The Message of Titus: An Overview1 -- By: Ray Van Neste
SBJT 7:3 (Fall 2003) p. 18
The Message of Titus: An Overview1
Ray Van Neste serves as the Director of the Center for Biblical Studies at Union University. He has recently completed a Ph.D. in New Testament from the University of Aberdeen, Scotland and is Assistant Professor of Christian Studies at Union University. He has served in pastoral and preaching ministry in Tennessee, Wisconsin, and Scotland.
Each year as I teach New Testament Survey here at Union University I have my students list the books of the New Testament and answer a few basic questions: Which books do you think you know a lot about? Which books do you think you know little or nothing about? Why do you think you know more about some books than others? Titus never fares well in this basic survey. While this might be expected in some ways, two student responses from this most recent term are especially revealing. One student said she had more exposure to certain books because they have “more value and application than others do.” Titus was singled out as an example of one with less value and application. Another student wrote: “I am unfamiliar with the teachings of Titus and Philemon, possibly due to their short length and lack of profoundly deep insight. (They have insight, just not profound—I’m not degrading any books of the Bible!)”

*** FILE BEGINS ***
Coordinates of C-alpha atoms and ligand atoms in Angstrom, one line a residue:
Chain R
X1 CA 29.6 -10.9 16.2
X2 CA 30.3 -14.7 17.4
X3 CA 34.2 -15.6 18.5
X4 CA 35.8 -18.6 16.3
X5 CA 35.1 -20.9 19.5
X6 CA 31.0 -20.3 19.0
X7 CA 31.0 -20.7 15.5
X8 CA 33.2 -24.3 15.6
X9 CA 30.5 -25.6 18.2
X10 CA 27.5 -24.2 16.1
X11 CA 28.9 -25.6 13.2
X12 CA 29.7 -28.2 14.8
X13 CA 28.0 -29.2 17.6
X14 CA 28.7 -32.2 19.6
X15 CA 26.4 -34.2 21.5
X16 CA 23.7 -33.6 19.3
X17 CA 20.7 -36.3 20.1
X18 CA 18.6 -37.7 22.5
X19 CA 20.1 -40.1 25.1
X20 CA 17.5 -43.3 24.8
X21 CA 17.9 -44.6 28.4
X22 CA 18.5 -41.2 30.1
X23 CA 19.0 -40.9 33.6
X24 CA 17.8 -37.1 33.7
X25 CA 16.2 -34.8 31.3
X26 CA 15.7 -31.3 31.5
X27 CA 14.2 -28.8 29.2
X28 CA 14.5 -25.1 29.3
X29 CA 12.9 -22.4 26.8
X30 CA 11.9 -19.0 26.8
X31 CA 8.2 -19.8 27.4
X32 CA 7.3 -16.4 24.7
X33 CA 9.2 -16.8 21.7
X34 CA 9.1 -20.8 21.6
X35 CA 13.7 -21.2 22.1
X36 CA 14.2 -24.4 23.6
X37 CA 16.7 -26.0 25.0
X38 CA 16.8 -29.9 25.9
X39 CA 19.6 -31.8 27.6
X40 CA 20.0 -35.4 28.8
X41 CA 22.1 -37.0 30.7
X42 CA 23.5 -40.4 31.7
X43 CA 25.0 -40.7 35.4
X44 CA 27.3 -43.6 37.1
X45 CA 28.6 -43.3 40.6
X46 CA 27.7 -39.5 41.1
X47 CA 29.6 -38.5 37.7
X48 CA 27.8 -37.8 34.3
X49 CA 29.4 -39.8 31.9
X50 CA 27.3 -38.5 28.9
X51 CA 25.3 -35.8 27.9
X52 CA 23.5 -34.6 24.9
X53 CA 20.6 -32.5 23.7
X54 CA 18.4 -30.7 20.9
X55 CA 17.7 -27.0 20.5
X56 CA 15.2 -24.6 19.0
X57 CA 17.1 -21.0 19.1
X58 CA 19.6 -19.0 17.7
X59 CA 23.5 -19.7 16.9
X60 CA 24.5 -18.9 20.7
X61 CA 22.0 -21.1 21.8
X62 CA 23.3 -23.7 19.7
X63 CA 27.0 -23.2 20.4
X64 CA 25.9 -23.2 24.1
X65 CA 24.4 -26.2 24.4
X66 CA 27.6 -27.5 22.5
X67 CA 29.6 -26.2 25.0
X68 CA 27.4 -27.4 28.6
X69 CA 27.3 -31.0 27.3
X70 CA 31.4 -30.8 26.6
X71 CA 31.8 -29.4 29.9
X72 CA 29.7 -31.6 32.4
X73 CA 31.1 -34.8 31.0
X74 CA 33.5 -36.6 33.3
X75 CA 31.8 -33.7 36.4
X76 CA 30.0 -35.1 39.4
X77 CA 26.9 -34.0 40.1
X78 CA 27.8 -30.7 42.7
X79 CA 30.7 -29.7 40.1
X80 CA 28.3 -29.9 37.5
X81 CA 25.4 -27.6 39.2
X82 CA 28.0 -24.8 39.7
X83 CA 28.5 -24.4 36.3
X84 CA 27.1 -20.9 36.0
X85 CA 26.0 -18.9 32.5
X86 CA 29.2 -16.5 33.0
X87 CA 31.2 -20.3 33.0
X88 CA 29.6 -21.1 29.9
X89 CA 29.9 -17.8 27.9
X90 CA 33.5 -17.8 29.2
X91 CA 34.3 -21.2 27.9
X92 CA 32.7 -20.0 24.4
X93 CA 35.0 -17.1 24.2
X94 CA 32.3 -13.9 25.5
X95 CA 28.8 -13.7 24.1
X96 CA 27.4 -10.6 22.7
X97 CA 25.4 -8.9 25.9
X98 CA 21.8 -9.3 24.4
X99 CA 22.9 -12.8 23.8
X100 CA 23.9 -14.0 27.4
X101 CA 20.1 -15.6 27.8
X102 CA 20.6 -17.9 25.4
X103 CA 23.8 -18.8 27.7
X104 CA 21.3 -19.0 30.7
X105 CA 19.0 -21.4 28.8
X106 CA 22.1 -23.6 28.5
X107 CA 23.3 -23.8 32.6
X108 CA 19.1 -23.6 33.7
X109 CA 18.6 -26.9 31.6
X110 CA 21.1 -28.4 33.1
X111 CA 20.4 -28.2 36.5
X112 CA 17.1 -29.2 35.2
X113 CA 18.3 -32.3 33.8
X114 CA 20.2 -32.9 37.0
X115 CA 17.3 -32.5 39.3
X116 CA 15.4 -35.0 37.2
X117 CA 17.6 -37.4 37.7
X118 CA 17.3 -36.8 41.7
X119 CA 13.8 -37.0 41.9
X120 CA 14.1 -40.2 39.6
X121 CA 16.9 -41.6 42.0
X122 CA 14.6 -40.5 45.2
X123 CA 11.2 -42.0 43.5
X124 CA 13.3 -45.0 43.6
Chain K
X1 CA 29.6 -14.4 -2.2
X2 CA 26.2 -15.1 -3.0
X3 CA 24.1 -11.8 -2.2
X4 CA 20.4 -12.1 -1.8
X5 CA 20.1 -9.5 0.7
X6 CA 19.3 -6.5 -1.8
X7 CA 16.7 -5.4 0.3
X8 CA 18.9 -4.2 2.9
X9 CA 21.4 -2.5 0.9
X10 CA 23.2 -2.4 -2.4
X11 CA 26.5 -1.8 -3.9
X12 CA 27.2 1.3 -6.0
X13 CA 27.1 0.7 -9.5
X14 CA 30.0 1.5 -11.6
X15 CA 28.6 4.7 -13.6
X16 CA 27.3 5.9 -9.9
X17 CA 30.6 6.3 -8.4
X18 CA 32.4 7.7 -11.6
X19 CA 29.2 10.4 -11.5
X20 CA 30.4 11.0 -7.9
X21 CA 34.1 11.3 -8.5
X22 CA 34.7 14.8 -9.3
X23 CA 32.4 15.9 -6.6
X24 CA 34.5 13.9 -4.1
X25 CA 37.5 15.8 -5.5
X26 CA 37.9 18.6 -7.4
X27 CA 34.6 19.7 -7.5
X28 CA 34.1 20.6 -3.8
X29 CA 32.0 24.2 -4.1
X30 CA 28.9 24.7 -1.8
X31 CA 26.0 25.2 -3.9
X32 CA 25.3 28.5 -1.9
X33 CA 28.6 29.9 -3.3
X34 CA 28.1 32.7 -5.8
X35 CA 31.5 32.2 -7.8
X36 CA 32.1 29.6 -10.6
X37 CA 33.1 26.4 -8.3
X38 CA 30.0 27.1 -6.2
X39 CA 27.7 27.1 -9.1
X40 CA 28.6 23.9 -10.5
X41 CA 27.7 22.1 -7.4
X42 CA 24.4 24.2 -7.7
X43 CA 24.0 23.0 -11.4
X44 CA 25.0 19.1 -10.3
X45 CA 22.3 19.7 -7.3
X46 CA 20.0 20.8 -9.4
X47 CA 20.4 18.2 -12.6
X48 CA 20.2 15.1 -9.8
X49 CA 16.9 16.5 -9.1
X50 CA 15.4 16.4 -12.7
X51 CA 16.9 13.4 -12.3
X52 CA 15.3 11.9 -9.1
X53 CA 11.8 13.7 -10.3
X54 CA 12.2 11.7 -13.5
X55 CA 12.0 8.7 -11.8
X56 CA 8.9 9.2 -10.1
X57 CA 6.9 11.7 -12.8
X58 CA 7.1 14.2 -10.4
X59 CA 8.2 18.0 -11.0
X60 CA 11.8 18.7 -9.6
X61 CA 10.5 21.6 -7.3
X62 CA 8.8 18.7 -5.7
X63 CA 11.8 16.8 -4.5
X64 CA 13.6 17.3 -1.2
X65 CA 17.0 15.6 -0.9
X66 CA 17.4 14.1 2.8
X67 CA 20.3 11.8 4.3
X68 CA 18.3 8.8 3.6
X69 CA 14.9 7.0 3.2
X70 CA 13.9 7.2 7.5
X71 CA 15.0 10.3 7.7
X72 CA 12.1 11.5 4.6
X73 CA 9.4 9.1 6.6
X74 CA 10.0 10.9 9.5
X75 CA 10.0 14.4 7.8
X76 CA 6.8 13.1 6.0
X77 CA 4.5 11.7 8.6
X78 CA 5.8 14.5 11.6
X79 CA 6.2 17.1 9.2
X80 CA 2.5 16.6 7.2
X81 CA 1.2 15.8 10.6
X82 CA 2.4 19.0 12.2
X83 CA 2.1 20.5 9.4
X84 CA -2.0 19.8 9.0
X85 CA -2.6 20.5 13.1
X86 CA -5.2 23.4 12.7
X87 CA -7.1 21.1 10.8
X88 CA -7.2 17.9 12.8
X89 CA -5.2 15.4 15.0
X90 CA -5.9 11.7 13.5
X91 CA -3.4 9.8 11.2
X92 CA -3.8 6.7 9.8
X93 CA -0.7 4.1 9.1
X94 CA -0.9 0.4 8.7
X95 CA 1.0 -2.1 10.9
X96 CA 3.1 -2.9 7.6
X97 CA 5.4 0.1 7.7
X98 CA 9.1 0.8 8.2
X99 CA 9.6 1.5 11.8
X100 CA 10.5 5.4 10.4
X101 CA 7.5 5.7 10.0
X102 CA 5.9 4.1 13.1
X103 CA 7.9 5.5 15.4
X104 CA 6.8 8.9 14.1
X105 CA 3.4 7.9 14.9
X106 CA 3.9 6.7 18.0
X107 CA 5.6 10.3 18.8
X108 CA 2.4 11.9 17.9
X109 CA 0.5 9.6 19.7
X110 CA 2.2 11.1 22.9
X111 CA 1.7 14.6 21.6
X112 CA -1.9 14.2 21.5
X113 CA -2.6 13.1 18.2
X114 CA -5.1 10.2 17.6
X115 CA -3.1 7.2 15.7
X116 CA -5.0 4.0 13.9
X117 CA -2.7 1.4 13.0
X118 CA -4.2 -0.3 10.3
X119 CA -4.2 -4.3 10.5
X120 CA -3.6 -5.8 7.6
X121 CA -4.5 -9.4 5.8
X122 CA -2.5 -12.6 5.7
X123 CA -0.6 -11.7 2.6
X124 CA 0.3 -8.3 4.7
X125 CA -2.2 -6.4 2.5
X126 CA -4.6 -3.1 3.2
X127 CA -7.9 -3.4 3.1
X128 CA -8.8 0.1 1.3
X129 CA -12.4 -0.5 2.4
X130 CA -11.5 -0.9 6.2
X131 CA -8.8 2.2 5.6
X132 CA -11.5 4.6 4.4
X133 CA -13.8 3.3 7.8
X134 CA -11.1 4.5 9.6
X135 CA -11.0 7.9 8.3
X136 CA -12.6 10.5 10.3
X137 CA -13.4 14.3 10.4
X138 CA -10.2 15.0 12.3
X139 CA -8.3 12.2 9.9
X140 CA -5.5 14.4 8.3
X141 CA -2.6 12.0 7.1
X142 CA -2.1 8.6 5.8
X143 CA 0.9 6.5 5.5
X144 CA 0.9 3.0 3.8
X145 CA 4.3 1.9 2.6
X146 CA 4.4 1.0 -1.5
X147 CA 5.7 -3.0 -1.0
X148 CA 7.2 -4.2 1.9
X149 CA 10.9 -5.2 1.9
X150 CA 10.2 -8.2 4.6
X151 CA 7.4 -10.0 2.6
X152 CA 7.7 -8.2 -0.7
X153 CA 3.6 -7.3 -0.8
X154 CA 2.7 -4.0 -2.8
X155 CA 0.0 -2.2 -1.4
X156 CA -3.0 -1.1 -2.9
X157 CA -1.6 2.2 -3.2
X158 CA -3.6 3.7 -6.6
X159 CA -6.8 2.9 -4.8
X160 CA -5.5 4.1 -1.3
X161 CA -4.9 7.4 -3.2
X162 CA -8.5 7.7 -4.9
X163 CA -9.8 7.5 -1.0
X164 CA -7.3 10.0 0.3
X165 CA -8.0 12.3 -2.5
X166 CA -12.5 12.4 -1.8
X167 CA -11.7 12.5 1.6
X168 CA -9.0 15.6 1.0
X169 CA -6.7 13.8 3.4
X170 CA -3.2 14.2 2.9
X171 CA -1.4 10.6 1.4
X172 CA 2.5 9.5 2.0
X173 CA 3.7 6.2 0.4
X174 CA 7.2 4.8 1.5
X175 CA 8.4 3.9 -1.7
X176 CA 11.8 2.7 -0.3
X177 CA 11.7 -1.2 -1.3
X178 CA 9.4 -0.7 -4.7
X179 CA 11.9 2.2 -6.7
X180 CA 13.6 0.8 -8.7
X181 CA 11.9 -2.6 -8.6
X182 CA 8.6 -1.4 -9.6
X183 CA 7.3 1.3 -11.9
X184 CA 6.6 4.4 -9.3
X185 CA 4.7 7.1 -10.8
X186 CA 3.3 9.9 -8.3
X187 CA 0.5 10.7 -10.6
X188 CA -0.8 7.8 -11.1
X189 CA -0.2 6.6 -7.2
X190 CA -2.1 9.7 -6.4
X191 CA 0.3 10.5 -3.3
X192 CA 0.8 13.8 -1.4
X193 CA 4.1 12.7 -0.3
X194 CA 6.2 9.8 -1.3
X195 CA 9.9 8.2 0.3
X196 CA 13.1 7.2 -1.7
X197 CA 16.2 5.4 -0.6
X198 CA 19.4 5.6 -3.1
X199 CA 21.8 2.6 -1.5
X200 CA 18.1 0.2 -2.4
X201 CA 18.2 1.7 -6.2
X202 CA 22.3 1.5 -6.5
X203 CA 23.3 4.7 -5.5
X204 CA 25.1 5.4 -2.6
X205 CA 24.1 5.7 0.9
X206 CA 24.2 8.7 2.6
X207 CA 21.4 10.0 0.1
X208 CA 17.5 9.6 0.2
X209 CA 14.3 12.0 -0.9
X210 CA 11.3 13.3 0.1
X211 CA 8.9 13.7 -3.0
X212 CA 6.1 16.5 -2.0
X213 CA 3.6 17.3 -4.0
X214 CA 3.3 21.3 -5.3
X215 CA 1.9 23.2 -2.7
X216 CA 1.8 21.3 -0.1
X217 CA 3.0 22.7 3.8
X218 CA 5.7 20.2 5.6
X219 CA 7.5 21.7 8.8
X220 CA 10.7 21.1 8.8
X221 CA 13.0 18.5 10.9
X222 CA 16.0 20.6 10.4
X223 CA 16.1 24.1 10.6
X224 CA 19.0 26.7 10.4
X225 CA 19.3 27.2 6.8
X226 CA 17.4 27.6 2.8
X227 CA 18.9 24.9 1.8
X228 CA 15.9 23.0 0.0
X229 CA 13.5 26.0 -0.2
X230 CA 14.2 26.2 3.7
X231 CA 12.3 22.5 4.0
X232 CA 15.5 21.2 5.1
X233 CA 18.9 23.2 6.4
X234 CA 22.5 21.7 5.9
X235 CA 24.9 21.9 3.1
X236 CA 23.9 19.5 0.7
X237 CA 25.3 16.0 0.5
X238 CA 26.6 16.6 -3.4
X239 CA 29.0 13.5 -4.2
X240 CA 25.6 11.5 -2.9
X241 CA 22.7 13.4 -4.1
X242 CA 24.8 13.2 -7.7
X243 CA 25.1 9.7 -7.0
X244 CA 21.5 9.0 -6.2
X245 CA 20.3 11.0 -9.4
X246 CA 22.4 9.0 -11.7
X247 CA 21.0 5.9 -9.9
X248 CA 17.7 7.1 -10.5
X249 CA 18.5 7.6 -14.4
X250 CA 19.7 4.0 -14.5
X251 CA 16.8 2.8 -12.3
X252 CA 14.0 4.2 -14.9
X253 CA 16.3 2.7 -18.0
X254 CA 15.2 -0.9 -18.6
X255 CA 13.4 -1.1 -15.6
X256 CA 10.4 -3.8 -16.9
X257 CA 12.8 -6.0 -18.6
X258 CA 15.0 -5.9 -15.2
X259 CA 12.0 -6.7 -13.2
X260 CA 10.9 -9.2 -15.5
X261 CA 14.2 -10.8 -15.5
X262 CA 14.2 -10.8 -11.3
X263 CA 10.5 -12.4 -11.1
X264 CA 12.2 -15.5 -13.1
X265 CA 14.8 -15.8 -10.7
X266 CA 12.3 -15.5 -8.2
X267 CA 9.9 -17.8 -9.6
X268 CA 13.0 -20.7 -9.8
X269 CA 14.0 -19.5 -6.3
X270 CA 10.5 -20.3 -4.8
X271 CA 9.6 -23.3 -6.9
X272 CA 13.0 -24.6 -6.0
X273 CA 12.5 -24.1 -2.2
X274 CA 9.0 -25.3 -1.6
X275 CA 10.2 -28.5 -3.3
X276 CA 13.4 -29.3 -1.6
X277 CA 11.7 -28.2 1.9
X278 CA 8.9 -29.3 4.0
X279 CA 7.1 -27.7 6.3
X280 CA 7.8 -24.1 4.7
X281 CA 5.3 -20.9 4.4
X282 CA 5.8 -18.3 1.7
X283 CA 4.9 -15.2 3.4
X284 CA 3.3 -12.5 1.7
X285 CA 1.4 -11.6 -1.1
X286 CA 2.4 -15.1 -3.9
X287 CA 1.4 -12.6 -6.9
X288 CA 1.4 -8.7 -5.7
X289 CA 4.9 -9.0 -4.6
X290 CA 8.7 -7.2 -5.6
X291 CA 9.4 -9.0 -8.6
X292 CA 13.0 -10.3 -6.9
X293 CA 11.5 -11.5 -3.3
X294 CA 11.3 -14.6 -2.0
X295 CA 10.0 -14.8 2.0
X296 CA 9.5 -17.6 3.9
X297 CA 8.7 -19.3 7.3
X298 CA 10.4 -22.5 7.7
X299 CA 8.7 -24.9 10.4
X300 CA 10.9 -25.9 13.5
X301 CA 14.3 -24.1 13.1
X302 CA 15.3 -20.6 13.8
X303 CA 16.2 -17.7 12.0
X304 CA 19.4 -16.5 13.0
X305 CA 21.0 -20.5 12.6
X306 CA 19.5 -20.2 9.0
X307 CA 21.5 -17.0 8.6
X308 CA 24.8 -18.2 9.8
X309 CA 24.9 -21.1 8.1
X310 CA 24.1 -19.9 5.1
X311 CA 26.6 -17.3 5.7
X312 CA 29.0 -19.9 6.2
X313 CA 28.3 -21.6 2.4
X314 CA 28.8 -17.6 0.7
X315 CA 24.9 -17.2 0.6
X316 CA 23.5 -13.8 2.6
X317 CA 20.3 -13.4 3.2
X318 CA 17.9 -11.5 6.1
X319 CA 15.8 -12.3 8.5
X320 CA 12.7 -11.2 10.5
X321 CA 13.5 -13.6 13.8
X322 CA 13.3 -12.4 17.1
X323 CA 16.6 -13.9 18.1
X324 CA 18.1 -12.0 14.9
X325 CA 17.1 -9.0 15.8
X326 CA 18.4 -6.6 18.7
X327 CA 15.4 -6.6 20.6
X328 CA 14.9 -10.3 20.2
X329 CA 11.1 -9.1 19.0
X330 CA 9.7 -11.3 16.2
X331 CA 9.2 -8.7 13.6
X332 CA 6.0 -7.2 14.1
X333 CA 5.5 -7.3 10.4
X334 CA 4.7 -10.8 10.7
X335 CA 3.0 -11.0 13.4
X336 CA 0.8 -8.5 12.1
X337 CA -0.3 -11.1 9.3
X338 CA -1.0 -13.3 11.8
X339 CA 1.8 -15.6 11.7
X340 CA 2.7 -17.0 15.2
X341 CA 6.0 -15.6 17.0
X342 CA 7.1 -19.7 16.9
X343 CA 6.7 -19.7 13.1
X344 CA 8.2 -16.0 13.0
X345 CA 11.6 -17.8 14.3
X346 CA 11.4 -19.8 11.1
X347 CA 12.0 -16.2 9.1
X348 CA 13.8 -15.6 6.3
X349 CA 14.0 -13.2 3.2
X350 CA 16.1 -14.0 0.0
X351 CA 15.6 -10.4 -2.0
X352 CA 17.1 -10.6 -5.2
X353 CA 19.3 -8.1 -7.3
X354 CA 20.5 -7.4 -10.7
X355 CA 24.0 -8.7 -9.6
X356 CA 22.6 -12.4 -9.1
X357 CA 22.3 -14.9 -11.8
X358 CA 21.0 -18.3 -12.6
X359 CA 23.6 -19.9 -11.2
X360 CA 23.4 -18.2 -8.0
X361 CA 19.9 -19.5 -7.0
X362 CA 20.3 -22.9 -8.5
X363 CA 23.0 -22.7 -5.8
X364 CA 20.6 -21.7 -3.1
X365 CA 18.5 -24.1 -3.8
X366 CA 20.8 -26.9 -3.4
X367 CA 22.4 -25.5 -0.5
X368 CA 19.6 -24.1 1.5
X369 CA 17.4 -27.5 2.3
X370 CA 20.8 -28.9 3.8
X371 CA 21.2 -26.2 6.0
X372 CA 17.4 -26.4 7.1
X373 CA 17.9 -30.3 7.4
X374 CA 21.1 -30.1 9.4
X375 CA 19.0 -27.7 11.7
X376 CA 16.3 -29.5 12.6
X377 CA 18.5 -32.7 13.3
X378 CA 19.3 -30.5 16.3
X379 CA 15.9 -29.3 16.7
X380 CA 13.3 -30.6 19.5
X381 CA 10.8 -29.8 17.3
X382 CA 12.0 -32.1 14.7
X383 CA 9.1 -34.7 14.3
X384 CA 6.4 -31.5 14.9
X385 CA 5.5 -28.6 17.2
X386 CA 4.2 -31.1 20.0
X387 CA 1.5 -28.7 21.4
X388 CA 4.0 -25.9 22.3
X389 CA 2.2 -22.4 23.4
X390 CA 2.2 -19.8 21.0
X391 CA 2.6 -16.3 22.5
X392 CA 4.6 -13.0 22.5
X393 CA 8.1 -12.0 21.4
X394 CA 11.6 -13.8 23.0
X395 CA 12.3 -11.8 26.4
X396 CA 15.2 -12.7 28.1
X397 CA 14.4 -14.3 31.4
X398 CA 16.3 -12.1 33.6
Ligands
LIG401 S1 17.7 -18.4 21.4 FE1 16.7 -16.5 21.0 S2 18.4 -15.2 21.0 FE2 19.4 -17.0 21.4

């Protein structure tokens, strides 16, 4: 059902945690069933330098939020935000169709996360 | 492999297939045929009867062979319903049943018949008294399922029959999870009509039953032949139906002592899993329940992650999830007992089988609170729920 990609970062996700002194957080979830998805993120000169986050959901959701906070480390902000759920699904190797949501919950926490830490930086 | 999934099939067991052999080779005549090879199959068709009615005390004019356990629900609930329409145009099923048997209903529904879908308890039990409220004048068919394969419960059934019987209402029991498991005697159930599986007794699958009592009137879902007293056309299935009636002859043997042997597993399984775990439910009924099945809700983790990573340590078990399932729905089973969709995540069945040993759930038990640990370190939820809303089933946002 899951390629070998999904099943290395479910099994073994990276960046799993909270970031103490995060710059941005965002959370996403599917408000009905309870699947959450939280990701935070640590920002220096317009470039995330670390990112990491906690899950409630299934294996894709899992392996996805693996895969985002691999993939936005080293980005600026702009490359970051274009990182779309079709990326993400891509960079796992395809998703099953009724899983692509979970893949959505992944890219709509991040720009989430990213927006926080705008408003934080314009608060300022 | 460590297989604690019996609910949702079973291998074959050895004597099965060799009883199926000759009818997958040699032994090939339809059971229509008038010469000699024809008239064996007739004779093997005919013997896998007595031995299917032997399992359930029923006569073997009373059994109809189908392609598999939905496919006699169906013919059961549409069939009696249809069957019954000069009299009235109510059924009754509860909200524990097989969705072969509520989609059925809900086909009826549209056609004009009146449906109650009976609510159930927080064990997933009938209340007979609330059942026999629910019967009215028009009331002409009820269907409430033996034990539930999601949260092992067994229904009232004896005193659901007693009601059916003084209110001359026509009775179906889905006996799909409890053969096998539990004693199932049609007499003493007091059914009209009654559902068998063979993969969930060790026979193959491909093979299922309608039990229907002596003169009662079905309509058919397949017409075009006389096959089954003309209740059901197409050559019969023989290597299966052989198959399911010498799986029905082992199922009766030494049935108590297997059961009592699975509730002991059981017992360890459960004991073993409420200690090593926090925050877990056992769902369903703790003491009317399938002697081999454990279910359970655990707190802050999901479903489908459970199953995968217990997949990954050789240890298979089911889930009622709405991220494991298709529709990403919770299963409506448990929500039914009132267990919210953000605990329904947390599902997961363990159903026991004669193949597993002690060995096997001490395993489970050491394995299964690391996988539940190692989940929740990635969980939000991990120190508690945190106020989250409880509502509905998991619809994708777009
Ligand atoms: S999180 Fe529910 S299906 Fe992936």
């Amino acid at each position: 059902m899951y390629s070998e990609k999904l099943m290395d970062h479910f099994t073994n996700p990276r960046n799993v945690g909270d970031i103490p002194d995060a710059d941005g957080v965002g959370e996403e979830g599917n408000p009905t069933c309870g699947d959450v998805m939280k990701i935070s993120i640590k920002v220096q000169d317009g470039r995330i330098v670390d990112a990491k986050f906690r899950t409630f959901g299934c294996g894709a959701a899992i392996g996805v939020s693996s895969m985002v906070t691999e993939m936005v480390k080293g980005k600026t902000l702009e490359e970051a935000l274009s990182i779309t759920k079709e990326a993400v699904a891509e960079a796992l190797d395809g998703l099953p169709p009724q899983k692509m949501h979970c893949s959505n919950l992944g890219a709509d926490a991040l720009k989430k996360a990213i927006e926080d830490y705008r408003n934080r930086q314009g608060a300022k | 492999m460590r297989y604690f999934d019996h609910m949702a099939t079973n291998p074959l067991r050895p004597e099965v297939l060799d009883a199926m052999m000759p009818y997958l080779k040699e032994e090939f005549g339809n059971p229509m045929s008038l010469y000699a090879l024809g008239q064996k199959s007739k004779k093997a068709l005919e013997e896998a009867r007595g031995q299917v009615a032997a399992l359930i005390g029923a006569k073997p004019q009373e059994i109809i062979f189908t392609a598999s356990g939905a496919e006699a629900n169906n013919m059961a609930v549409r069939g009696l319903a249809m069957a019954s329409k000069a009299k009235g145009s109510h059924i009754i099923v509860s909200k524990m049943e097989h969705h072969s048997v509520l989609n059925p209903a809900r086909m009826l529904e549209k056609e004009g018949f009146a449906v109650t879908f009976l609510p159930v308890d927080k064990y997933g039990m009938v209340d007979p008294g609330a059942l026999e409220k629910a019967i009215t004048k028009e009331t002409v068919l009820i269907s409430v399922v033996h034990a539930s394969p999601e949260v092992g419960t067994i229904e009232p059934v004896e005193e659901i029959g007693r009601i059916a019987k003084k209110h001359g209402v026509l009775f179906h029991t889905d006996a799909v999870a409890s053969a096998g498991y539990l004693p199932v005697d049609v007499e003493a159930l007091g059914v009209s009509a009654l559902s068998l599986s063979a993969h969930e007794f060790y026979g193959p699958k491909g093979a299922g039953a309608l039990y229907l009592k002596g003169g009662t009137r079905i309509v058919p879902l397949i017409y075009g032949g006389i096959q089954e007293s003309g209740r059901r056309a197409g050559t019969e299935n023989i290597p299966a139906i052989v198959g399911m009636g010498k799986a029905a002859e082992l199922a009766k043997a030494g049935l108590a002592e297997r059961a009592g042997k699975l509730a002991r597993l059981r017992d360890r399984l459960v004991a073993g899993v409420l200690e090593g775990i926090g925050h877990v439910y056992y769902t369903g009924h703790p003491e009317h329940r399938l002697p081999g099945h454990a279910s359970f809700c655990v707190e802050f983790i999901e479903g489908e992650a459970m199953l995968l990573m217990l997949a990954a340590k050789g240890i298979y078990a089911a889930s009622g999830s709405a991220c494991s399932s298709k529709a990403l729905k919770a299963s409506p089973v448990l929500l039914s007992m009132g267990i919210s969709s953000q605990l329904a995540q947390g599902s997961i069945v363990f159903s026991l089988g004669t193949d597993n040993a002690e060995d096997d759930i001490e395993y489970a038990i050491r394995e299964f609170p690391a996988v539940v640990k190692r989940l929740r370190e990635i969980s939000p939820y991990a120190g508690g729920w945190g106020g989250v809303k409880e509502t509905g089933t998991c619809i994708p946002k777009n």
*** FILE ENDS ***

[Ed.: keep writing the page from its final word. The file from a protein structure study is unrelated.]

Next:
Aside from the faux pas of turning in such statements to a professor who has spent several years of his life studying such “less than profound” books (which made for a good laugh in class) and the problematic view of scripture implied, these statements illustrate the basic lack of awareness of the message of this powerful little letter. Indeed, this lack of awareness is not limited to the church, but I have often encountered it in the halls of academia as well (e.g., those who think of it as only addressing pastors).2 Yet, this has not always been the view of this letter. Martin Luther, who was willing to criticize some biblical books (e.g., James), wrote concerning the letter to Titus: “This is a short epistle, but a model of Christian doctrine, in which is comprehended in a masterful way all that is necessary for a Christian to know and to live.”3 This is a striking commendation for an oft neglected epistle—a masterful summary of “all that is necessary for a Christian to know and to live”! I believe Luther is right. He is, once again, a surer guide than our contemporaries, for this letter summarizes the essence of the Christian life, particularly with a view to what the Christian community, the church, is to do. Indeed, I believe the letter to Titus is ...
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